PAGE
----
Big boss is watching you

“Since Ding Ding is GPS-activated, I will be signed in when I get to work. And when I leave work, it will clock me out,” Lee says.

The app’s clocking system is one of its most used functions and allows companies to track whether their employees arrive late at work or whether they are working overtime.

“Clock out successful. Got off work 18:04.”

There is a positive side to it for employees since there is much less paperwork to fill out when, for example, asking compensation for overtime work. Lee notes that people can also electronically apply for a leave of absence through Ding Ding.

But the downside is that there is no room for white lies anymore. Because of the app’s geotagging function, the employer can actually check if you really are seeing the doctor (as you said you were going to).

“Through Ding Ding you can report where you are for your company. If you requested a leave of absence to go to the hospital, for example, you can bookmark the location so that your company knows you really are at the location where you are supposed to be. Same goes for business-related appointments – if your company requires it, you tag the location so they can see that you are where you said you were going, so they won’t deduct your salary for that.”

“People have a lot of different views on it,” Lee says: “I am always at work when I need to be and I never cheat the system. So I think it is very convenient that I no longer need to take my phone and scan a QR code every day to log in to work, which used to be mafan [trouble] – this is much easier. But a lot of people think it is somewhat Orwellian. They do not monitor your everyday moves but if you actually go drinking with your friends instead of going to a doctor as you told your boss, then that might get you in trouble.”

Apart from the location-tagging function, which may or may not be required/activated by the company, there are also other functions that many people do not like. Ding Ding, unlike WeChat, automatically shows that your message has been delivered and read. It also allows a company to send out a ‘Ding alert’ (which notifies recipients through phone call/SMS/In-App alerts) to make sure everybody gets the message.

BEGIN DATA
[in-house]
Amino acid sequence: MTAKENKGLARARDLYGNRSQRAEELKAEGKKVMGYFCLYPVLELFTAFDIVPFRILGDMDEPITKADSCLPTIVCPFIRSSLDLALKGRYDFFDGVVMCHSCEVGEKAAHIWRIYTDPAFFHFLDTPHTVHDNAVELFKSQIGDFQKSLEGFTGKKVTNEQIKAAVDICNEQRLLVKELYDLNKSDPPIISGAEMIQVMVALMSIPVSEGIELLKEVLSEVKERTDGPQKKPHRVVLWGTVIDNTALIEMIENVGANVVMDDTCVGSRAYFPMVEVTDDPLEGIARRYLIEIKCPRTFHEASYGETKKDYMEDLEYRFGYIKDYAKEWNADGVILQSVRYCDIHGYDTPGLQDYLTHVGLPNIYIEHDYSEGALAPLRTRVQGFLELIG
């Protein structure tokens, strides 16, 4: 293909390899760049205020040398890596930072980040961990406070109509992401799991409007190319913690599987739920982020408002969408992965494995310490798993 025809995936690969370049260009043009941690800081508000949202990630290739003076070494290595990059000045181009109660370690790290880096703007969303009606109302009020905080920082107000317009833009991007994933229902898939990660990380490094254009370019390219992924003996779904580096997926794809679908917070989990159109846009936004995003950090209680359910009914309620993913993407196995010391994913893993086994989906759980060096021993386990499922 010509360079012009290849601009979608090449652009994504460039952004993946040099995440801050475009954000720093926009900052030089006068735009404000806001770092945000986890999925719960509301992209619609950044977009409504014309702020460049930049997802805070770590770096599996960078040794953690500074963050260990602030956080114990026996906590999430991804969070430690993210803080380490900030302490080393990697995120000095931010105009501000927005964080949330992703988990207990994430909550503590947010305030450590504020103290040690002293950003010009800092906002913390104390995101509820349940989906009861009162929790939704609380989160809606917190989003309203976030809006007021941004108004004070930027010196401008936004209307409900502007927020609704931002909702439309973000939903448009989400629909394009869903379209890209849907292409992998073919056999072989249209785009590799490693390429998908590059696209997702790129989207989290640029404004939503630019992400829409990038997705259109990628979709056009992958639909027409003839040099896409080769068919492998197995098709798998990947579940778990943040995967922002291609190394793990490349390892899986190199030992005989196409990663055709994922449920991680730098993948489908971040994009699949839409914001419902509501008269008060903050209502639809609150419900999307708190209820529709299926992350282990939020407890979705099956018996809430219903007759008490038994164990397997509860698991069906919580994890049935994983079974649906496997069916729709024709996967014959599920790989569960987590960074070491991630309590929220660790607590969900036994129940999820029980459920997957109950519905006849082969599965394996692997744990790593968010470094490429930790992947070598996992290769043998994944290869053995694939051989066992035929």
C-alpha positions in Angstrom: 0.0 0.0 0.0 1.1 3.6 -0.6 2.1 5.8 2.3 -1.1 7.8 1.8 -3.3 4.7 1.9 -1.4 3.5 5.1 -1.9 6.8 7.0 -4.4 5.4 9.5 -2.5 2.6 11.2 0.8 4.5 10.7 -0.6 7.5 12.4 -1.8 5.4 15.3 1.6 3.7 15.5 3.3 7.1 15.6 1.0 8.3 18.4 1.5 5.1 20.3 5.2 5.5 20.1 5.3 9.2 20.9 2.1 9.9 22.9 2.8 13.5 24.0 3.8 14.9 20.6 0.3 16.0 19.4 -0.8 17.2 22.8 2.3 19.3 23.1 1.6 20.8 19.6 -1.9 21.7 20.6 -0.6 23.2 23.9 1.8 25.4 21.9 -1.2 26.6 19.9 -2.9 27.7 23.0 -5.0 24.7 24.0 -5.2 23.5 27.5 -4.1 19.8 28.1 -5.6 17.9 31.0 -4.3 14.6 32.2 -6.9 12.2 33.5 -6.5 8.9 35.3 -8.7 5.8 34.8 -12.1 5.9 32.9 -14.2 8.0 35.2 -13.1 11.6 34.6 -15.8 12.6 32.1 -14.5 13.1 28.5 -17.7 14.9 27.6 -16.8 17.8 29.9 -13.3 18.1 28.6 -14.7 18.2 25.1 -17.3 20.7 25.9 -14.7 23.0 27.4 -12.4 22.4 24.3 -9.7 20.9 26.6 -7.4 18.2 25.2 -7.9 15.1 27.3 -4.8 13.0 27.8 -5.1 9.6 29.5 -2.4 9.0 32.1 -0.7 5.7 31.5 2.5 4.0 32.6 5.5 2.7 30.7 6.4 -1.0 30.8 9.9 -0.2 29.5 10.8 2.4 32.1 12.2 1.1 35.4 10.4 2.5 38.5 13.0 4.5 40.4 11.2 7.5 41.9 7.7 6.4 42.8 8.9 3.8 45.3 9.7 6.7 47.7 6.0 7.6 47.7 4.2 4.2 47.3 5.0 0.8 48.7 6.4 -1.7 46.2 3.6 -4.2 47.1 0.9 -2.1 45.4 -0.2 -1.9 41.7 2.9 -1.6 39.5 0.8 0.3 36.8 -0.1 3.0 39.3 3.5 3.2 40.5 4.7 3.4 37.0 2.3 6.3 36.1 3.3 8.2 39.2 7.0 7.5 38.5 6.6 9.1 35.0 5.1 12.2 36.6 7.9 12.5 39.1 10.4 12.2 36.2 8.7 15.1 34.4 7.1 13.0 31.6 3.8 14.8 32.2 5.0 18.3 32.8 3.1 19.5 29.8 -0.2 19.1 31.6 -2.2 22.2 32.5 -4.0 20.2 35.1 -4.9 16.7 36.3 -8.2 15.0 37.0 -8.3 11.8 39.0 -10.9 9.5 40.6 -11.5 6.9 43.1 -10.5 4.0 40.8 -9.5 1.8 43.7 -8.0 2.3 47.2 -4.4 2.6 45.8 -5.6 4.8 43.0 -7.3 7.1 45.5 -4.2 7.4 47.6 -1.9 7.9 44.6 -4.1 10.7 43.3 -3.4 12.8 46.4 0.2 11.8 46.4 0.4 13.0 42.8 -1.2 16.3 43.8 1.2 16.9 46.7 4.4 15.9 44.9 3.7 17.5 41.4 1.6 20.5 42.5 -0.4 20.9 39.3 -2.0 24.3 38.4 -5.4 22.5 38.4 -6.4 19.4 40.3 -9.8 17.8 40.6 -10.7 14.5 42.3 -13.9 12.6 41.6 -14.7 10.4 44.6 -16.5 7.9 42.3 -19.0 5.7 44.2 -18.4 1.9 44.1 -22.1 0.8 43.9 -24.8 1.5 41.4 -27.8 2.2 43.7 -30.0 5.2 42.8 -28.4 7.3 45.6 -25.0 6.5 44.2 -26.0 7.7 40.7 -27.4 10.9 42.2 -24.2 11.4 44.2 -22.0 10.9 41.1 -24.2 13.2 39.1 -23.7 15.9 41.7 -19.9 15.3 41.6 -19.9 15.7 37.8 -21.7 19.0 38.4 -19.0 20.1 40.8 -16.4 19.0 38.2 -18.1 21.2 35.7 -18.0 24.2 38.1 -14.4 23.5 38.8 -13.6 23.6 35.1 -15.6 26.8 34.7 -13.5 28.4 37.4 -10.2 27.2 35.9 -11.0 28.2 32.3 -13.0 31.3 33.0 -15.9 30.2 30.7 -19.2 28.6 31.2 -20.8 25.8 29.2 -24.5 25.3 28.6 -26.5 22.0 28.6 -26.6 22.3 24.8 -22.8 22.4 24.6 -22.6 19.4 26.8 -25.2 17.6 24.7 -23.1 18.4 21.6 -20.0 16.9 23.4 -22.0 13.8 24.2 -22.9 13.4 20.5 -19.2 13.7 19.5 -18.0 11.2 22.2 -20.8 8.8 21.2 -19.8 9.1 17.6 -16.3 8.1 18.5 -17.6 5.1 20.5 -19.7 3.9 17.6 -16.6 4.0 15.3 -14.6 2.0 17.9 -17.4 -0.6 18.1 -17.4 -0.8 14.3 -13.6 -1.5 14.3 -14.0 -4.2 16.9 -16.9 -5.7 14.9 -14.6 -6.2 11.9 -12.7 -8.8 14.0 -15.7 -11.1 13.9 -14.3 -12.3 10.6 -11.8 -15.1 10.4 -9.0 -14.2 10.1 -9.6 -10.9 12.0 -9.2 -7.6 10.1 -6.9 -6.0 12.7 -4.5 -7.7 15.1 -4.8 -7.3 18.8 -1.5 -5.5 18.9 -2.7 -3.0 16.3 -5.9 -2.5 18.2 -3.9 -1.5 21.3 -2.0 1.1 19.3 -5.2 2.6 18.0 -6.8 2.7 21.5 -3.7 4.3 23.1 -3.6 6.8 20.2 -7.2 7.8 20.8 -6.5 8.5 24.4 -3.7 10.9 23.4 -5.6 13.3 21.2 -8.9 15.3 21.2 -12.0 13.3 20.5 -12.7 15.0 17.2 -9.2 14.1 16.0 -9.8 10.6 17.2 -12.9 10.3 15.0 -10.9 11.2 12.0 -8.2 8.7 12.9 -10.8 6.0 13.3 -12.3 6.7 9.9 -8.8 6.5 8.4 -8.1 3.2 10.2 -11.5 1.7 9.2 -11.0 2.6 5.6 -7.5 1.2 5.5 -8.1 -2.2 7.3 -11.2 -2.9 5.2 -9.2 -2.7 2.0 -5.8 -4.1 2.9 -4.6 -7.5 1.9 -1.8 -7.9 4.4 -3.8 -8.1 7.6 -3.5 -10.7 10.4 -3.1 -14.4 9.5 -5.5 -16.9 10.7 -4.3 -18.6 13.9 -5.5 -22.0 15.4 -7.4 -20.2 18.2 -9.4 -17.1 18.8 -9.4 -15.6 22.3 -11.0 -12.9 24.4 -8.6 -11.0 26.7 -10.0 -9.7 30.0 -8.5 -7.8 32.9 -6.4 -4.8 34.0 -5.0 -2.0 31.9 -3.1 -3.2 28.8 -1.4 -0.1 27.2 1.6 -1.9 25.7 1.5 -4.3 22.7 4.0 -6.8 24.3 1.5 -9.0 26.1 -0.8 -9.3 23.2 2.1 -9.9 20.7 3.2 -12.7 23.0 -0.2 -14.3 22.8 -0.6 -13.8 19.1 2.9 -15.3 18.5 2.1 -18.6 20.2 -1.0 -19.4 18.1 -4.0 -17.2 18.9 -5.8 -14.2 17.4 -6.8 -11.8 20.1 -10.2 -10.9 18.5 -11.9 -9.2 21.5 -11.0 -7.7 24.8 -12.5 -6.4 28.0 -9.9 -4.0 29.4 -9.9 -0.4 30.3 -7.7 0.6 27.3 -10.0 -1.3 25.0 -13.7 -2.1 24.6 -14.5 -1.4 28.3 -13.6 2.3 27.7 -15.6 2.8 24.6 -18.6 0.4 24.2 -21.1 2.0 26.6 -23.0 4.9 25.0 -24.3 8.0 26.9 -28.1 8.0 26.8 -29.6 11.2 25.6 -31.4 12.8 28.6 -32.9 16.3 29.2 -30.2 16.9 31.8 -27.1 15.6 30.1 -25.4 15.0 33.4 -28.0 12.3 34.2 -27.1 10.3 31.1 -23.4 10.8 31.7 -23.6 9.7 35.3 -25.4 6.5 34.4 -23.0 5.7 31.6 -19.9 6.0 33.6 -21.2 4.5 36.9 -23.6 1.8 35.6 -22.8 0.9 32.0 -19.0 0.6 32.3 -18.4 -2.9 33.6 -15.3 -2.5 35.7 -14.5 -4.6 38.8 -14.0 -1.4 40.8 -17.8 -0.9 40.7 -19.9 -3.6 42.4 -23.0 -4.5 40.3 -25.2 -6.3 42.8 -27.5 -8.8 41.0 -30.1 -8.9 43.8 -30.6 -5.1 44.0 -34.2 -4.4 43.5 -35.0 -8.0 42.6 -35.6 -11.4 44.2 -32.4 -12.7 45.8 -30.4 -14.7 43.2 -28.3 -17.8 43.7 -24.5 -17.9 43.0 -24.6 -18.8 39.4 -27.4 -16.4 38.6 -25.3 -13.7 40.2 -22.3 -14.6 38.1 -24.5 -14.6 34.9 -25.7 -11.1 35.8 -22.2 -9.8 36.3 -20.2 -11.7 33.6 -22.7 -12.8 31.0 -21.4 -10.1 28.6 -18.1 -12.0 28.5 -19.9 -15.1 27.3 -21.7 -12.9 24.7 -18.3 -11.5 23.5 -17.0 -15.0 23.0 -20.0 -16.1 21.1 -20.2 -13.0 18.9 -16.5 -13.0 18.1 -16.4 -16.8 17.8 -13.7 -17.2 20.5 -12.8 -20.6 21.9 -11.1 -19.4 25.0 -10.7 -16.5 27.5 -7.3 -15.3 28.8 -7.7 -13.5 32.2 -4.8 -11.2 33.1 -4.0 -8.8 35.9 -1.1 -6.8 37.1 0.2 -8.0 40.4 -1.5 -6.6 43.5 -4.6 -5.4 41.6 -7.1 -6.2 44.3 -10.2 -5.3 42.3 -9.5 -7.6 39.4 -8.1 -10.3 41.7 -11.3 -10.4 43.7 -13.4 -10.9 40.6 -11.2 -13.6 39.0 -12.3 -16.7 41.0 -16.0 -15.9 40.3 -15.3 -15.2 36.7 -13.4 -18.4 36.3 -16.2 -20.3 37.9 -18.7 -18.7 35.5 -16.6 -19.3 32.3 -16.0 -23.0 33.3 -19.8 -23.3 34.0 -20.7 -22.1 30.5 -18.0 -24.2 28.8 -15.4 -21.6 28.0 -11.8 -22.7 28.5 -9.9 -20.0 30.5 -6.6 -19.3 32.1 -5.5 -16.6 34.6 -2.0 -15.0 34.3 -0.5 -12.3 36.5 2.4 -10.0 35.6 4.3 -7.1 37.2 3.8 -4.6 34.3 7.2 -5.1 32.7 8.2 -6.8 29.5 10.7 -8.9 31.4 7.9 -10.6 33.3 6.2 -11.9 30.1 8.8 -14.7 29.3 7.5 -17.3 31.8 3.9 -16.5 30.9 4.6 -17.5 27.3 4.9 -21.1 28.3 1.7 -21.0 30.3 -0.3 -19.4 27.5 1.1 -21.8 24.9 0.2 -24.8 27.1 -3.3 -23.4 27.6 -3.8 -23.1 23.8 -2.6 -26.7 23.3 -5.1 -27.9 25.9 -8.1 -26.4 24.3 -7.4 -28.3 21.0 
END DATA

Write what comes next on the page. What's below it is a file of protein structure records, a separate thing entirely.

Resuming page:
On Q&A platform Zhihu.com, user ‘Aurora’, who works at a HR company, tells how this has made life more troublesome for office staff:

“The rapid growth of Ding Ding lies in the fact that it meets the requirements of its user – the boss. Just imagine: you’re in the midst of finishing a proposal when the boss sends you a message saying you need to come over to bring them a certain file.

    Before using Ding Ding:

1. You see the message. You finish the last part of your proposal before bringing over the file to your boss a bit later.
2. You don’t see the message. You finish your task and take a break. You then see the message and take care of it.
3. No matter if you see did or did not see the message, the boss notices you did not respond and gives you a call.

    Since using Ding Ding:

1. You see the message. Your boss gets a ‘message read’ (已读) confirmation and you have no other option than to break off your work and immediately take care of it.
2. You haven’t seen it. So your boss sends you a ‘ding alert’ and you have no other option but to read it, break off your work, and immediately take care of it.”

Aurora also writes that Ding Ding is completely made to comply with the demands of the company’s managers rather than their staff. For office staff, it is not convenient to have to respond to the boss’s wishes immediately – it can disturb their everyday tasks and adds stress to their job. For the manager, on the other hand, it has become very easy to reach the staff: they do not even need to pick up the phone anymore, and can reach whoever they want right away.

Unhappy Dingers

On Weibo, many people share Aurora’s views and are not too happy with Ding Ding. “I’ve had enough with this app! It reminds me every single morning to clock in to work!”

“You have to be at work in 12 minutes, don’t forget to clock in!”

Others also complain that the app only adds to the time they spend looking at their phone: “If it’s not my QQ group, then it’s my WeChat group or my Ding Ding group – it seems I am looking at my phone screen all day,” one Weibo user says.